Chinese-English No.6 2017 2018-05-02
It has been 81 years since Zhang Taiyan passed away.
These 81 years can be roughly divided into two stages, each comprising about 40 years. In the first half, the Chinese people went through the war of resistance against Japanese aggression, the War of Liberation, and the founding of the People’s Republic of China, experiencing all kinds of setbacks and obstacles while exploring a way out for a new China. The great changes during this period reminded one of what Zhouyi (The Book of Changes) described as something one could never imagine—sky-upending and earth-overturning changes. That was an age without social stability, and therefore there was the faintest possibility to compile Zhang Taiyan’s works. The latter 40 years saw a different story, in which a clearer development path of the country took form. Despite difficulties, the huge compilation project eventually bore fruit with the completion of The Complete Works of Zhang Taiyan. Among all the favorable objective and subjective factors for its success, the most crucial one lies in the fact that some of Zhang’s disciples and the disciples of his disciples were still alive. If the compilation had begun ten years later, there would have been a lot more challenges. The remarkable efforts by those senior scholars shall never be forgotten.
The publication of The Complete Works of Zhang Taiyan, to a certain extent, signifies a new stage for introducing the fine traditional Chinese culture by the Chinese people.
In recent years, publishing houses at all levels have attached great importance to recompiling, retranslating and reprinting traditional classics as well as works by local sages in ancient times. The trend has then spread over to include works by great modern scholars and revolutionaries. One of them was Zhang Taiyan, whose works, if not included, would leave the learning about modern revolutions, the Republic of China and the Chinese Communist Party an incomplete one. In this sense, the publication of The Complete Works of Zhang Taiyan is not only a great breakthrough but also a signal of a more comprehensive understanding of Chinese learning in recent and modern times.
The absence of The Complete Works of Zhang Taiyan would mean a loss for the academic world and more consequentially, a serious gap in the knowledge of the revolutions, social conditions and academic progress in the late Qing Dynasty and the early Republic of China. Fortunately, the gap was filled with the birth of The Complete Works of Zhang Taiyan.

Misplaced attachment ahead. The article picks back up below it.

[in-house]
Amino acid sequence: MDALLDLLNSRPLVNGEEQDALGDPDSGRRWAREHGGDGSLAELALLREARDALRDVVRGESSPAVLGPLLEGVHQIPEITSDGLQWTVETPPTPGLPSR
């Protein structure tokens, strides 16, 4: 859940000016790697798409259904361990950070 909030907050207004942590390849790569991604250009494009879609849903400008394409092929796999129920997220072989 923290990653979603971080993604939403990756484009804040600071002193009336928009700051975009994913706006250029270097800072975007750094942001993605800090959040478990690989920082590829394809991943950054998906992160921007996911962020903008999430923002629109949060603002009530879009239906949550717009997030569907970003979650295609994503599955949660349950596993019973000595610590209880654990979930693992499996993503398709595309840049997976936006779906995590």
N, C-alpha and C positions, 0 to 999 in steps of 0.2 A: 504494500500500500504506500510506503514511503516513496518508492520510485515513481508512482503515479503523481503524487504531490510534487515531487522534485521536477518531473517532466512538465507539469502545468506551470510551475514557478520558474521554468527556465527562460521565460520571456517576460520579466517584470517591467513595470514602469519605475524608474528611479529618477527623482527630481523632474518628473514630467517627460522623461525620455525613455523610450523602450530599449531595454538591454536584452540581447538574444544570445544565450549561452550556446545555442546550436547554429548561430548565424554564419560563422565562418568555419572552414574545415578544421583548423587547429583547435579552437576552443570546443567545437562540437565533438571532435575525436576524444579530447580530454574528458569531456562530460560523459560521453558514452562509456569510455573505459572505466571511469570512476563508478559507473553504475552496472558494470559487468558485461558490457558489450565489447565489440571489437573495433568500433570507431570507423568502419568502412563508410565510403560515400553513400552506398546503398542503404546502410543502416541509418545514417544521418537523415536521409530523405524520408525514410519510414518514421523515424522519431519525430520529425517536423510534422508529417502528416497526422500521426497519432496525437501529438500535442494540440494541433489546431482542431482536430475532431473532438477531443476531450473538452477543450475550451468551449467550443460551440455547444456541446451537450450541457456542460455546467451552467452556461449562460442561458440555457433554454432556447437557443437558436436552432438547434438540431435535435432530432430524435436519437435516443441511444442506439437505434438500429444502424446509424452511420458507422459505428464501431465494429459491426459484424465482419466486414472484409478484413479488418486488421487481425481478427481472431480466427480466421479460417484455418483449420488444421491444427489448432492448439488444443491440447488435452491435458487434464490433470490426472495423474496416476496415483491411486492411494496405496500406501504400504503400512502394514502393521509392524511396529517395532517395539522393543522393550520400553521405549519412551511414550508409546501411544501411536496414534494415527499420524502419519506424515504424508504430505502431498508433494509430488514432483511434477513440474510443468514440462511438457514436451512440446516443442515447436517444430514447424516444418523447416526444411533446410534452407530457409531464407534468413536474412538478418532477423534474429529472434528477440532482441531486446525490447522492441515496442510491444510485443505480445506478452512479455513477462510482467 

It took 40 years to collect and compile The Complete Works of Zhang Taiyan. These 40 years have seen steady economic growth accompanied by improved living standards in both urban and rural areas of China. Meanwhile, the folk customs, political environment, social structure and people’s mindsets have been undergoing constant and drastic changes, moving forward among twists and turns. All of these suggest a transition period as it seems inevitable that any country in a transition period would suffer the same fate, that is, emphasizing material comforts and technological convenience while ignoring and forgetting culture and spirit. The compilation and publication of The Complete Works of Zhang Taiyan therefore required extraordinary perseverance and unwavering dedication. The great deal of concentration the publishing house showed in examining every single word, sentence, punctuation and note, and in revising every detail time after time demonstrated the Chinese spirit of peace pursuit, self-reflection and long-term vision.
The newly published The Complete Works of Zhang Taiyan is a much greater compilation than the eight volumes compiled in the 1980s because we did not merely repeat what had been previously done but kept pursuing new things day by day. That one must be innovative in a constantly changing society is also an essential core of the Taiyan spirit, which occupied a place in the heart of everyone engaged at every stage of the compilation of the collection.